SLVAE30E February   2021  – March 2021 TPS1H000-Q1 , TPS1H100-Q1 , TPS1H200A-Q1 , TPS1HA08-Q1 , TPS25200-Q1 , TPS27S100 , TPS2H000-Q1 , TPS2H160-Q1 , TPS2HB16-Q1 , TPS2HB35-Q1 , TPS2HB50-Q1 , TPS4H000-Q1 , TPS4H160-Q1


  1.   Trademarks
  2. 1Introduction
  3. 2Driving Resistive Loads
    1. 2.1 Background
    2. 2.2 Application Example
    3. 2.3 Why Use a Smart High Side Switch?
      1. 2.3.1 Accurate Current Sensing
      2. 2.3.2 Adjustable Current Limiting
    4. 2.4 Selecting the Right Smart High Side Switch
      1. 2.4.1 Power Dissipation Calculation
      2. 2.4.2 PWM and Switching Loss
  4. 3Driving Capacitive Loads
    1. 3.1 Background
    2. 3.2 Application Examples
    3. 3.3 Why Use a Smart High Side Switch?
      1. 3.3.1 Capacitive Load Charging
      2. 3.3.2 Inrush Current Mitigation
        1. Capacitor Charging Time
      3. 3.3.3 Thermal Dissipation
      4. 3.3.4 Junction Temperature During Capacitive Inrush
      5. 3.3.5 Over Temperature Shutdown
      6. 3.3.6 Selecting the Correct Smart High Side Switch
  5. 4Driving Inductive Loads
    1. 4.1 Background
    2. 4.2 Application Examples
    3. 4.3 Why Use a Smart High Side Switch?
    4. 4.4 Turn-On Phase
    5. 4.5 Turn-Off Phase
      1. 4.5.1 Demagnetization Time
      2. 4.5.2 Instantaneous Power Losses During Demagnetization
      3. 4.5.3 Total Energy Dissipated During Demagnetization
      4. 4.5.4 Measurement Accuracy
      5. 4.5.5 Application Example
      6. 4.5.6 Calculations
      7. 4.5.7 Measurements
    6. 4.6 Selecting the Correct Smart High Side Switch
  6. 5Driving LED Loads
    1. 5.1 Background
    2. 5.2 Application Examples
    3. 5.3 LED Direct Drive
    4. 5.4 LED Modules
    5. 5.5 Why Use a Smart High Side Switch?
    6. 5.6 Open Load Detection
    7. 5.7 Load Current Sensing
    8. 5.8 Constant Current Source
      1. 5.8.1 Selecting the Correct Smart High Side Switch
  7. 6Appendix
    1. 6.1 Transient Thermal Impedance Data
    2. 6.2 Demagnitization Energy Capability Data
  8. 7References
  9. 8Revision History

Capacitive Load Charging

When a voltage is applied to an uncharged capacitor the capacitor will sink current until it’s voltage is equal to the supply voltage. The magnitude of the inrush current is directly proportional to the rate at which the voltage across the capacitor changes with time. The resulting inrush current can be calculated by Equation 16 and be seen in Figure 3-3.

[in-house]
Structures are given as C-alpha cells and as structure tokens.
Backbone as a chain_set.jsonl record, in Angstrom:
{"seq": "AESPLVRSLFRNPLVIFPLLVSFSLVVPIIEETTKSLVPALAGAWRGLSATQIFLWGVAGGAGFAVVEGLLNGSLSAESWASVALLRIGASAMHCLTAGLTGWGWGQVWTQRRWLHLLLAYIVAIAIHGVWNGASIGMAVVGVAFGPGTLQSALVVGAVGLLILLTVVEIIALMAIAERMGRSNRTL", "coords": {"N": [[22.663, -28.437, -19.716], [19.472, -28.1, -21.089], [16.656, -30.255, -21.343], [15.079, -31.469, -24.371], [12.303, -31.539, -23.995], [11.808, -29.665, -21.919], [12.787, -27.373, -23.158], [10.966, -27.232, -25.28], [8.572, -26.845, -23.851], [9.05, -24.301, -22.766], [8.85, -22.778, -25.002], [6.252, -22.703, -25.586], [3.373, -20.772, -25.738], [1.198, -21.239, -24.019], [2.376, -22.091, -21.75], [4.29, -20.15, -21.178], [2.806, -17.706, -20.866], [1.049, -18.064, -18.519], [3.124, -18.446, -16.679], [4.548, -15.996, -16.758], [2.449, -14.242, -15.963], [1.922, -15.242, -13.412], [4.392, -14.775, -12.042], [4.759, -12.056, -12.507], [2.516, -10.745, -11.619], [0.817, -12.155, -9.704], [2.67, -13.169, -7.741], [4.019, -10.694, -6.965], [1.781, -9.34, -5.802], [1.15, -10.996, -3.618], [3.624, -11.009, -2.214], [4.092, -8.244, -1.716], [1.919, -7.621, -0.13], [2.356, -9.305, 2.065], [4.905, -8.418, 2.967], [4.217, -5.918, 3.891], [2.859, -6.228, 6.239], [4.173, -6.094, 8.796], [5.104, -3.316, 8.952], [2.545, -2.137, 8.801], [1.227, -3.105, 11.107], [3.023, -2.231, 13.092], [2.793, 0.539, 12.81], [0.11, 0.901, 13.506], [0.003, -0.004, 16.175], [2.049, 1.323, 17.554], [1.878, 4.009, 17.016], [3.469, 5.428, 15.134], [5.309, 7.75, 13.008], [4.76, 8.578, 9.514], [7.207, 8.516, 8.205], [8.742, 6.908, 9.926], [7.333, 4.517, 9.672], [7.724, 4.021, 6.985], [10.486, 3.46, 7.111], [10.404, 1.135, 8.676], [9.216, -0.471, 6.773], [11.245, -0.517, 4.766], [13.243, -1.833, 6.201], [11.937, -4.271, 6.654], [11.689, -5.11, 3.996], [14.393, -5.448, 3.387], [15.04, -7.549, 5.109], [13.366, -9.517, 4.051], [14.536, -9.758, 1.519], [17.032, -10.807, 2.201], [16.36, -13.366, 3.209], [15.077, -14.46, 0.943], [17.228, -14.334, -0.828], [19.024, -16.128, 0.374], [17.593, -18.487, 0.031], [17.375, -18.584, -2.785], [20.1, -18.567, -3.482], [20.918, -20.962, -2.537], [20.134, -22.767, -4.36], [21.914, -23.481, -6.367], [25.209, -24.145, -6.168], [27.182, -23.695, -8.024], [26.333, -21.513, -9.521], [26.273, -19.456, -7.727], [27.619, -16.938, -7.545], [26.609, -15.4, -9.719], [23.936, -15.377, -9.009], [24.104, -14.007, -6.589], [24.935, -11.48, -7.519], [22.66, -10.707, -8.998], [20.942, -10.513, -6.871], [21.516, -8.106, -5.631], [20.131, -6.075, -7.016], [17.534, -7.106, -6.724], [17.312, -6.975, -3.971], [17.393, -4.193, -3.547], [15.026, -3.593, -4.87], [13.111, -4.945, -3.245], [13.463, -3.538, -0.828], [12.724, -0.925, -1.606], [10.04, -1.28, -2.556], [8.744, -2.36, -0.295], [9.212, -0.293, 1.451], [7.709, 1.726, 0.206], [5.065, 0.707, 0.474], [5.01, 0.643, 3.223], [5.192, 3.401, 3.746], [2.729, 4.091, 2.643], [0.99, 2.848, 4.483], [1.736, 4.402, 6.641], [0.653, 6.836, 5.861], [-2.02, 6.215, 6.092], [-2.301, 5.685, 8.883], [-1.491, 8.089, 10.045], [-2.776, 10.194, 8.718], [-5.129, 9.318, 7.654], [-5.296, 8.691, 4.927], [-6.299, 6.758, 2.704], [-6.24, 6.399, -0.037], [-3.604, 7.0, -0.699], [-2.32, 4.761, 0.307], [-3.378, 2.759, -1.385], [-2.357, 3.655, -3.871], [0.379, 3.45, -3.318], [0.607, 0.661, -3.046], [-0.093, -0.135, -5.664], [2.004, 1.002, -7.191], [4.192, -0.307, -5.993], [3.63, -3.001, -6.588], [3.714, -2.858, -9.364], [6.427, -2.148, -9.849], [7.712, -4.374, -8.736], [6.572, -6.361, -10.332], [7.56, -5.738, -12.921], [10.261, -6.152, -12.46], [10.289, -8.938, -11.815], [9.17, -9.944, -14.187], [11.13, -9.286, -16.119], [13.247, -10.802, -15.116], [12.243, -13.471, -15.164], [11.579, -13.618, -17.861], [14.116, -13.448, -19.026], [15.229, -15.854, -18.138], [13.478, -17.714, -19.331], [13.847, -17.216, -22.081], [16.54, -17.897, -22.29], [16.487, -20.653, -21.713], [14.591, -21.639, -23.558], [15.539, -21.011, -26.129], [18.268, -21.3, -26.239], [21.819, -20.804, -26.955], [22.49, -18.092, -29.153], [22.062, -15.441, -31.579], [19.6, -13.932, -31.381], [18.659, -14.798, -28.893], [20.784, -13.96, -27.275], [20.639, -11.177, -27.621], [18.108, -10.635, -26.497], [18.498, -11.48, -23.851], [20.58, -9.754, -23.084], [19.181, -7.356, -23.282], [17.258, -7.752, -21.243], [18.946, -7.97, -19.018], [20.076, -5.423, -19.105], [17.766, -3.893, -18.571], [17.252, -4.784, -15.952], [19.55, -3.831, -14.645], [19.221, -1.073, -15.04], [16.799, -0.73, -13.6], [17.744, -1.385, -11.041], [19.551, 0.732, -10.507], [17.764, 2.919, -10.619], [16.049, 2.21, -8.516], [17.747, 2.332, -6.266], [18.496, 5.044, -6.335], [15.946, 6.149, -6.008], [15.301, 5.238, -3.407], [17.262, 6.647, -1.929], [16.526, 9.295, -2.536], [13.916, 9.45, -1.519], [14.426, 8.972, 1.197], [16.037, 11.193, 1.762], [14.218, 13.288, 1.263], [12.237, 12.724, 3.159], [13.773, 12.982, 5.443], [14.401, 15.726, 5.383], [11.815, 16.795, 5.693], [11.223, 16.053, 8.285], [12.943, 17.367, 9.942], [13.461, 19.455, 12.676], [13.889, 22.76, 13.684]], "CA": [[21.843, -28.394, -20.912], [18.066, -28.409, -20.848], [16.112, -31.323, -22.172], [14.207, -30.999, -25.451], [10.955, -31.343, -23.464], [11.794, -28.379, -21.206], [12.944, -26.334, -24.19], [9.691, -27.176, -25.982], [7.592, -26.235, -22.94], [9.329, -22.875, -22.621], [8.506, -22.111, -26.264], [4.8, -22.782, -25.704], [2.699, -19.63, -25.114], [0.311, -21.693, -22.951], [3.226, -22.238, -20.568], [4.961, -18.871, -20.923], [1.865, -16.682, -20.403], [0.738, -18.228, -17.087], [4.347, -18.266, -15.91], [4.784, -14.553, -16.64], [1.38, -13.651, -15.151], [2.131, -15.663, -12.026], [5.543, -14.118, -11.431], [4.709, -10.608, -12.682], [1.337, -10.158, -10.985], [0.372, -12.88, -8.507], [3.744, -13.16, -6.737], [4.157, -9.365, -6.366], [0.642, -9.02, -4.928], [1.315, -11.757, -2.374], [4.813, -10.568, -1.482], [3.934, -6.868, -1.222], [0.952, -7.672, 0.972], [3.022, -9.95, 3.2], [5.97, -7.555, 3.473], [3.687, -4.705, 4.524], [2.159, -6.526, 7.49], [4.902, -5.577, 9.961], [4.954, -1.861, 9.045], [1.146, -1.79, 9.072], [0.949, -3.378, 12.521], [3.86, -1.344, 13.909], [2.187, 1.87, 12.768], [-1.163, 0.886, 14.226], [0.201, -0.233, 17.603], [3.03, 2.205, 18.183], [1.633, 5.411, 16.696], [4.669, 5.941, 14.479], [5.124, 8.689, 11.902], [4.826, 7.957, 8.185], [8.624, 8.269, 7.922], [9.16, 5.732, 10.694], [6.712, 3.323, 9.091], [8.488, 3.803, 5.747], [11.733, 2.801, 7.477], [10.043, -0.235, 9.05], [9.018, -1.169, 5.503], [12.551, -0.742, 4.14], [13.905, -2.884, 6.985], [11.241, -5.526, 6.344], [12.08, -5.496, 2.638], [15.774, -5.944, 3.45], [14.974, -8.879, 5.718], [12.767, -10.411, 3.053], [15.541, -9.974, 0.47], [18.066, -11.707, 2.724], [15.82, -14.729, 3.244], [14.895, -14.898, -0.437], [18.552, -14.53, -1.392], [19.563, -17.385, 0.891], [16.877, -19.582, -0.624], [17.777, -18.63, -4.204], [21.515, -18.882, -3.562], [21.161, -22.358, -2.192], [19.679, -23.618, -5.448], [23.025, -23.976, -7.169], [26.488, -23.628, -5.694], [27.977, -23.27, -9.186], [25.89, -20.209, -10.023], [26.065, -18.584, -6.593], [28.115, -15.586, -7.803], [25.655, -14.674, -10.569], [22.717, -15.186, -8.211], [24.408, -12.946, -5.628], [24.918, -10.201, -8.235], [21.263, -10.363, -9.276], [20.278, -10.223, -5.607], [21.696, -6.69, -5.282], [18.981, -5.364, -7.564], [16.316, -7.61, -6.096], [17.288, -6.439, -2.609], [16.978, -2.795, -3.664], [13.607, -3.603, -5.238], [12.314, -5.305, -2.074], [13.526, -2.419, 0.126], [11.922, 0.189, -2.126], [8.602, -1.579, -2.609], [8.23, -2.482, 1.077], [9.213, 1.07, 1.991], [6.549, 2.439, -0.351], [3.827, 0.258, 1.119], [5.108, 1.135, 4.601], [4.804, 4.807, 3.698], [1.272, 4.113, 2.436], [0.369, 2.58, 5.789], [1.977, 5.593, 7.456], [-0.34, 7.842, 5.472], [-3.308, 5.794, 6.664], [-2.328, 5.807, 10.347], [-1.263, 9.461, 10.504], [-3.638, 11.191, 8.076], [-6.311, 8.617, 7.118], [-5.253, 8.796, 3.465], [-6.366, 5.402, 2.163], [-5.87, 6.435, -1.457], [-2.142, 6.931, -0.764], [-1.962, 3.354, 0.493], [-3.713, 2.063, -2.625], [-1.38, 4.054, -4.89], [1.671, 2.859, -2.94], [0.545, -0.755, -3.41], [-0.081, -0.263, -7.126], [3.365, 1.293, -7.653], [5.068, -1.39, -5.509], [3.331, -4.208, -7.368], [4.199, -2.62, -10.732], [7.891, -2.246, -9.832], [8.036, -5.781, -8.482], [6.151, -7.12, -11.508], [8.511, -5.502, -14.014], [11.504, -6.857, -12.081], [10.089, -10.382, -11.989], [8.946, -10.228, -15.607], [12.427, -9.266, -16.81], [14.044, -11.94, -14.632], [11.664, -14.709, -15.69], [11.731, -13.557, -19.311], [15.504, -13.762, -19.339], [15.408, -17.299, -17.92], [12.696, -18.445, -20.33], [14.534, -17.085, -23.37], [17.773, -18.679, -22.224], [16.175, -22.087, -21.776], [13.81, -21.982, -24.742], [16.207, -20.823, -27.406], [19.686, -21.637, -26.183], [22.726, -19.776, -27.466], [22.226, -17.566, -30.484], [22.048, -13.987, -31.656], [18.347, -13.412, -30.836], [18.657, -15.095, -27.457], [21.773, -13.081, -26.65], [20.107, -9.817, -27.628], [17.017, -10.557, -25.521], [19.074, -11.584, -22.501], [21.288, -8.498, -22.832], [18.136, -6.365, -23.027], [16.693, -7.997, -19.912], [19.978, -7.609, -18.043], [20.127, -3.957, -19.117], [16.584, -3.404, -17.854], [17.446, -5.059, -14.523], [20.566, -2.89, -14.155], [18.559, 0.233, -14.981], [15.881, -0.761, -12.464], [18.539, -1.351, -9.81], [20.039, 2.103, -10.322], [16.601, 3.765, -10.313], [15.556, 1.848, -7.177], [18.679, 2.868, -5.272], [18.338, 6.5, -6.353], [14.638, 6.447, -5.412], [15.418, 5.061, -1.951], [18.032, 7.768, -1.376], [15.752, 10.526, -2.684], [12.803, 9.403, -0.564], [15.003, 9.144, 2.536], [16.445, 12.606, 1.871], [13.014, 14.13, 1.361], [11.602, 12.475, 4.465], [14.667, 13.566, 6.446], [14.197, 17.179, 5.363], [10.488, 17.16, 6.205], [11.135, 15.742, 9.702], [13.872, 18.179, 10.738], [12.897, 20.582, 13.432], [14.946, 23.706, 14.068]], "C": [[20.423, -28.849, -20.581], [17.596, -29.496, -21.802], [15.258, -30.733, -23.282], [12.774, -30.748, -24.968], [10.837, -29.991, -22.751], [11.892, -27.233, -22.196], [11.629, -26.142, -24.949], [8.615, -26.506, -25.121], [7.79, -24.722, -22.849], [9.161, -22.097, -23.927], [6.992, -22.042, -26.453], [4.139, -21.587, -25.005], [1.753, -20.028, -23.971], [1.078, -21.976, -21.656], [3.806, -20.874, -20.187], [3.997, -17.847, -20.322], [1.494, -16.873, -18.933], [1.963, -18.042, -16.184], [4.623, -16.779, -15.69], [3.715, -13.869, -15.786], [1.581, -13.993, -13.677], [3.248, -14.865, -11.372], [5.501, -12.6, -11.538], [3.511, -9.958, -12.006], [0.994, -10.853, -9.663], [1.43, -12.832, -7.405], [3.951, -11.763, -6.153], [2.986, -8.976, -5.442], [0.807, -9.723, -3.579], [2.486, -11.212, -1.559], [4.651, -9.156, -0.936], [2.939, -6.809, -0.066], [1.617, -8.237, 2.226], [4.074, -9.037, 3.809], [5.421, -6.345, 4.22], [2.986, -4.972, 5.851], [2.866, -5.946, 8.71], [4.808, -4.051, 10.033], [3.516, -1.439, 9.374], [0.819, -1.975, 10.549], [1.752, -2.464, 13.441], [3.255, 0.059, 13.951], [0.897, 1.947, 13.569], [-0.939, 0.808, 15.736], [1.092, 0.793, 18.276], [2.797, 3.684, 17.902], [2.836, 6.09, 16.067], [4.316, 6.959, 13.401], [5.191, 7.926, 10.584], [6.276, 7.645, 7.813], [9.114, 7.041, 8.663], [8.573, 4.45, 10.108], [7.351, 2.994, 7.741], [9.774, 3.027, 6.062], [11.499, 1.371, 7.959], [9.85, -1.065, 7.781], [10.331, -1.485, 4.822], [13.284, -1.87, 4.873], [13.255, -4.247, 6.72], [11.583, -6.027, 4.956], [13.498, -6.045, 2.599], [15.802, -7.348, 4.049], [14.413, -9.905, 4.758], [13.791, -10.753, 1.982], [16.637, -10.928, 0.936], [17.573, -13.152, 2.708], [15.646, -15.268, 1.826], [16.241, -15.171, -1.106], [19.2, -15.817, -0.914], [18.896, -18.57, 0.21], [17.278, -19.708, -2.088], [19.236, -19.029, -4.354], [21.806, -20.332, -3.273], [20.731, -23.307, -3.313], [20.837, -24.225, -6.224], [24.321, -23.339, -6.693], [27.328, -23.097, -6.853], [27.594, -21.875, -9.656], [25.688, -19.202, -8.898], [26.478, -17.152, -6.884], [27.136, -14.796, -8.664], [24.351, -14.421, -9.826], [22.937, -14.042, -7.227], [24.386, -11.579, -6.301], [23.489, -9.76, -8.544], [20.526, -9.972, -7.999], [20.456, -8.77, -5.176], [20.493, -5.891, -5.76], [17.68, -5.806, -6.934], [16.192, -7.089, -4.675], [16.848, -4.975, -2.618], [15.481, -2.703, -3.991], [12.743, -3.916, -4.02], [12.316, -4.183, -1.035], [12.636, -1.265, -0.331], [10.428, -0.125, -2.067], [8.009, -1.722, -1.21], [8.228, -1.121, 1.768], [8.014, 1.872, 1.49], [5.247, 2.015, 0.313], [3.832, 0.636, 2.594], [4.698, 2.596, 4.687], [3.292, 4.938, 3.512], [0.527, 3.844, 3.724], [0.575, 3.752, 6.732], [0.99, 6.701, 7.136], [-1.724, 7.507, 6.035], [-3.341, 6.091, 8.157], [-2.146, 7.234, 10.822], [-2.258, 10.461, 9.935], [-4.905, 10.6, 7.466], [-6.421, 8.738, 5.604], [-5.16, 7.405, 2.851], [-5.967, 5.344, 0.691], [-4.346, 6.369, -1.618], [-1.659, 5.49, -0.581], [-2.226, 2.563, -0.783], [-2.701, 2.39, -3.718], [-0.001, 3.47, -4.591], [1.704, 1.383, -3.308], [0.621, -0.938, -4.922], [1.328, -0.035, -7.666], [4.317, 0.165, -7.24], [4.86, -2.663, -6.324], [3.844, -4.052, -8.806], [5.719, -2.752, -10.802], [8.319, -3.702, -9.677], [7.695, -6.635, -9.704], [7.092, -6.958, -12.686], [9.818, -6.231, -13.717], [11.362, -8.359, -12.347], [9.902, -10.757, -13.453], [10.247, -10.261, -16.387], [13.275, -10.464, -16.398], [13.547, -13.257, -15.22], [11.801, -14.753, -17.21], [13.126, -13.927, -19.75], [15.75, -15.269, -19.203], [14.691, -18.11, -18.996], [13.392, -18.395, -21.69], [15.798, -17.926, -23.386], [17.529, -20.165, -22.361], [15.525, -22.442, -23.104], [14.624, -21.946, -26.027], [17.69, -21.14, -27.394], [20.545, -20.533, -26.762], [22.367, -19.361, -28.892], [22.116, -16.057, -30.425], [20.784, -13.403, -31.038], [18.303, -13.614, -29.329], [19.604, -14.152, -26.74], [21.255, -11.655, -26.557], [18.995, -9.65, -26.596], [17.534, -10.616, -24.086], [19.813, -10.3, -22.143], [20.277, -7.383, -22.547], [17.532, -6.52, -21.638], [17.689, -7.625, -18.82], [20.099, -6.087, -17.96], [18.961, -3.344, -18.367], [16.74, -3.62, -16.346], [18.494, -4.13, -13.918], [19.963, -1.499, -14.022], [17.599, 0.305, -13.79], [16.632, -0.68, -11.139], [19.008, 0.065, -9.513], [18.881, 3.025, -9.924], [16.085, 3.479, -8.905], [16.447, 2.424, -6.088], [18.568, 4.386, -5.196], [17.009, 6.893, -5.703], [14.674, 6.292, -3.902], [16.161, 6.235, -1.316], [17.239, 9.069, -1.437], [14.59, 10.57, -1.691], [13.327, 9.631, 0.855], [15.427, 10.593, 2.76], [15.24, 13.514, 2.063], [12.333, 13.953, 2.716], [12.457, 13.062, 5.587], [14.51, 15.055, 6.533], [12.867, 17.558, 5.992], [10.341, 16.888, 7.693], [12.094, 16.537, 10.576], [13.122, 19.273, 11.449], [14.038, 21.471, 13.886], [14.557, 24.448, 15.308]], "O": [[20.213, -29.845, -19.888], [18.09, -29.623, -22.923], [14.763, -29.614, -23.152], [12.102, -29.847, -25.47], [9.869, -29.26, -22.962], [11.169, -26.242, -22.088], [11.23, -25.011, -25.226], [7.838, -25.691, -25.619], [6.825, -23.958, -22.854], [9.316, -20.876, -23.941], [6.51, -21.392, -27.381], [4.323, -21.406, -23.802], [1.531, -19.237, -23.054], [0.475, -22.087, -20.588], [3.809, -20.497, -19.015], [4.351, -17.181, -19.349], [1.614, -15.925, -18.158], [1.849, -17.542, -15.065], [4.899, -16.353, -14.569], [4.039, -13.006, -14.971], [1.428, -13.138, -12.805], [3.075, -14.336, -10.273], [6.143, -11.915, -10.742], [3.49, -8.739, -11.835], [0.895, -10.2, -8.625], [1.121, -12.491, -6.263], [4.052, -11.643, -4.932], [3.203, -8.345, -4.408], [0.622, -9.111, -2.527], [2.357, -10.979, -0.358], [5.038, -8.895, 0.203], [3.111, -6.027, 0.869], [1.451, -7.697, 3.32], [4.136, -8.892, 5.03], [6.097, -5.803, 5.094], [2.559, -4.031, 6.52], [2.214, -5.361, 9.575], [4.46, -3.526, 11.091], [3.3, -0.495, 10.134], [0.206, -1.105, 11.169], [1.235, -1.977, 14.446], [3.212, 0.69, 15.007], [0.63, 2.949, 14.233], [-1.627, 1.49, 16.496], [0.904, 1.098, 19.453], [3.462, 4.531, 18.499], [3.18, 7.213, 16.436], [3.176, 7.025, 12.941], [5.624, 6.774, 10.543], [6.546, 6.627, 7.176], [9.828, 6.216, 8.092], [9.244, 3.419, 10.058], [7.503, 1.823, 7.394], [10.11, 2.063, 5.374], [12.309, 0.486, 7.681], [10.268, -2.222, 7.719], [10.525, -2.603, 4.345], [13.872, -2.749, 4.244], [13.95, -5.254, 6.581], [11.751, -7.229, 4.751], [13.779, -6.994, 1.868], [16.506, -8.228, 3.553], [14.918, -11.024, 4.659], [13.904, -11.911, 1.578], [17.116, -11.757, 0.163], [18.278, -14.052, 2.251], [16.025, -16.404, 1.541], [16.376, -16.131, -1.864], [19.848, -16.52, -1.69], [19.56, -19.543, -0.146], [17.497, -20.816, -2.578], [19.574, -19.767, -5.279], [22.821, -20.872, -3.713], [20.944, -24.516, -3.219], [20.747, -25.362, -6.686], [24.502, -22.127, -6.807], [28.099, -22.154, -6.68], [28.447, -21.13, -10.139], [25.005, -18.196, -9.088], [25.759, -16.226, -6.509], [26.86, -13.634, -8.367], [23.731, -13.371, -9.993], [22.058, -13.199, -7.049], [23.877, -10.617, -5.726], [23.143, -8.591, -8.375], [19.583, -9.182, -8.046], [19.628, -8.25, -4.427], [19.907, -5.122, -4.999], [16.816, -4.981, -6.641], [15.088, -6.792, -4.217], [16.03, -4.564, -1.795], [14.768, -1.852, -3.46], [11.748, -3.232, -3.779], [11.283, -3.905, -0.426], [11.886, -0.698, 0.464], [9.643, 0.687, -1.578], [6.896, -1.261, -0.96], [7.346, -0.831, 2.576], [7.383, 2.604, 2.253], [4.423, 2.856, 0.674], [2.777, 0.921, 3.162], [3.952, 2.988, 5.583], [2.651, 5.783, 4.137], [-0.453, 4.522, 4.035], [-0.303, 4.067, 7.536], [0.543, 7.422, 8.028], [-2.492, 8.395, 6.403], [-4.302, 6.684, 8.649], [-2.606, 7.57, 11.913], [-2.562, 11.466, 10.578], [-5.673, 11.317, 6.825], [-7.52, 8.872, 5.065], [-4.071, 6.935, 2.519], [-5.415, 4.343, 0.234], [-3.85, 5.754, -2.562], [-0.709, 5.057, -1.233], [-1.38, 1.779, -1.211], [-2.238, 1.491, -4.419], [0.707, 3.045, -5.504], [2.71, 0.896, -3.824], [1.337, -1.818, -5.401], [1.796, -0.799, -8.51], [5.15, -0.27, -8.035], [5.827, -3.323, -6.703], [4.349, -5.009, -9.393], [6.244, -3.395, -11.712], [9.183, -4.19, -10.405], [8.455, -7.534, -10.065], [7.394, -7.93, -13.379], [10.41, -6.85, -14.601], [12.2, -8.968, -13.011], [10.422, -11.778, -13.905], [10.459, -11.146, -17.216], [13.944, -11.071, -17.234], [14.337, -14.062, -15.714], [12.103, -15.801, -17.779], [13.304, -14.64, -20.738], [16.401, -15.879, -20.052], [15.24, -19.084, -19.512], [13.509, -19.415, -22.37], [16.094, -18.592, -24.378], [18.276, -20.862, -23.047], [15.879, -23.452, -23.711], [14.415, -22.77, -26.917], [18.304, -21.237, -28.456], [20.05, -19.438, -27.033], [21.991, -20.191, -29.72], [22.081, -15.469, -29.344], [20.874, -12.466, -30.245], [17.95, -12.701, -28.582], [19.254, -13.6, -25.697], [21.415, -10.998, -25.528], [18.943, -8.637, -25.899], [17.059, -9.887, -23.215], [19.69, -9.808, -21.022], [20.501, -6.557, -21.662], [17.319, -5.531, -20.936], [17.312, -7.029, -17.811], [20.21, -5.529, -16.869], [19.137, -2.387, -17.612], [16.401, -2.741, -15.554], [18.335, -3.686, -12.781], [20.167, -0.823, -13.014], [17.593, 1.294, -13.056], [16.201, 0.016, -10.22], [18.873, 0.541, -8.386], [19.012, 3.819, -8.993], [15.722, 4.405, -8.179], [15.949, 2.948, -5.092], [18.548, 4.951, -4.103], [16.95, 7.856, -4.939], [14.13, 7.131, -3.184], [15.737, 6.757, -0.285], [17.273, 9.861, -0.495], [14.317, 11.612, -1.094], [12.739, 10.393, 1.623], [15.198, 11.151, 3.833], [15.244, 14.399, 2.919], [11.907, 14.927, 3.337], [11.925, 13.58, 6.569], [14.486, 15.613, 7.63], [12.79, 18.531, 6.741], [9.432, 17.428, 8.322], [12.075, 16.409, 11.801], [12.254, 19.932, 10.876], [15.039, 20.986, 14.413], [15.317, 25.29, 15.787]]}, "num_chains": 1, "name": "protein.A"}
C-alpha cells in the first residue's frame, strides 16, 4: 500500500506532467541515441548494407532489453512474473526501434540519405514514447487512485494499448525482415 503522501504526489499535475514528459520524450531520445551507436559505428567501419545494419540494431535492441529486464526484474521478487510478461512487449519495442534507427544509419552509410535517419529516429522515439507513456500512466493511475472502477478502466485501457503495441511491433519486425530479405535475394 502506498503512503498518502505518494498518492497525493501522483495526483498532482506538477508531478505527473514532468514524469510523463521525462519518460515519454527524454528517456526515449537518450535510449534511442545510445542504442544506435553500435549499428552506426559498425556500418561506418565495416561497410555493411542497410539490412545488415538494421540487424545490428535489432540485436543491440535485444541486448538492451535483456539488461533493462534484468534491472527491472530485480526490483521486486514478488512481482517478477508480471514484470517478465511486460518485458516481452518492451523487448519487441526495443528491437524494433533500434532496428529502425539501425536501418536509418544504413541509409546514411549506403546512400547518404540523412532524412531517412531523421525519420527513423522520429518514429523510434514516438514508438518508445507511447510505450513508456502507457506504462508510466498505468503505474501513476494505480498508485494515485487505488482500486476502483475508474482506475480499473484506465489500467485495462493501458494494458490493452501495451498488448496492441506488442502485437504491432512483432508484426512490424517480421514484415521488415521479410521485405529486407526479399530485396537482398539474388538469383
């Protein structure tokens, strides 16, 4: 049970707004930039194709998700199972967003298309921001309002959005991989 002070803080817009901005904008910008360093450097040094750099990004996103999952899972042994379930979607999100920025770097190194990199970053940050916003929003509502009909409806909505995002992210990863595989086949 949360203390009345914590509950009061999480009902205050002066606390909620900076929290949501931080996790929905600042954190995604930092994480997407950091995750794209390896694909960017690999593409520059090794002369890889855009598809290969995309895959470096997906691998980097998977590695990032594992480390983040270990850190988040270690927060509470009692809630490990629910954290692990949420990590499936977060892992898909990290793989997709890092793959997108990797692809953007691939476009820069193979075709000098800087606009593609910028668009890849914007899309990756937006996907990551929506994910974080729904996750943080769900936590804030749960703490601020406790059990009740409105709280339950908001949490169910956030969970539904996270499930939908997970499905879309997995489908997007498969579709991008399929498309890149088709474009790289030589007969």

Equation 16. GUID-20200811-CA0I-FXZ2-BMH1-XV9ZDQ6LPVH2-low.png
GUID-B8722808-9B7A-4738-B88A-670C155354BB-low.gifFigure 3-3 Capacitive Load Charging Diagram

When the switch is closed and the voltage is first applied to the capacitor, dV/dT is determined by the rate at which the switch in Figure 3-3 ramps up the output voltage. Depending on this rate the inrush can be very high and would only be limited by the parasitic resistance and inductance present in the routing between the switch output and the capacitor. Without anything limiting IINRUSH, these high currents can lead to a voltage supply droop at the input voltage supply which could collapse due to the high level of power required. This can be seen in Figure 3-4, where charging a capacitor with a high dV/dT leads to inrush currents up to a peak of 40 A and causes a noticeable drop on the yellow input supply voltage.

GUID-E66FE3AA-AB45-48D0-A94D-1259D569CF04-low.gifFigure 3-4 Inrush Supply Droop Example

This input supply drop means that any other systems connected to the same voltage supply must be able to operate without any variation even with an unstable supply. Additionally, the 40 A of current itself causes problems as the system must now be analyzed to make sure that there won’t be any harm caused by the excessive current flow through the cables and connectors. This means more complex and expensive systems in the form of:

  • Larger traces and connectors to accommodate the large current
  • More powerful supply to prevent the supply droop
  • Increased bulk capacitors at the input of downstream systems to enable continued device operation

To prevent these system considerations it is necessary to have a solution in place to let the system drive the capacitor and charge it at a controlled rate without allowing it to sink high levels of inrush current. In the next section we will show how this can be done with an adjustable current-limiting Smart High Side Switch.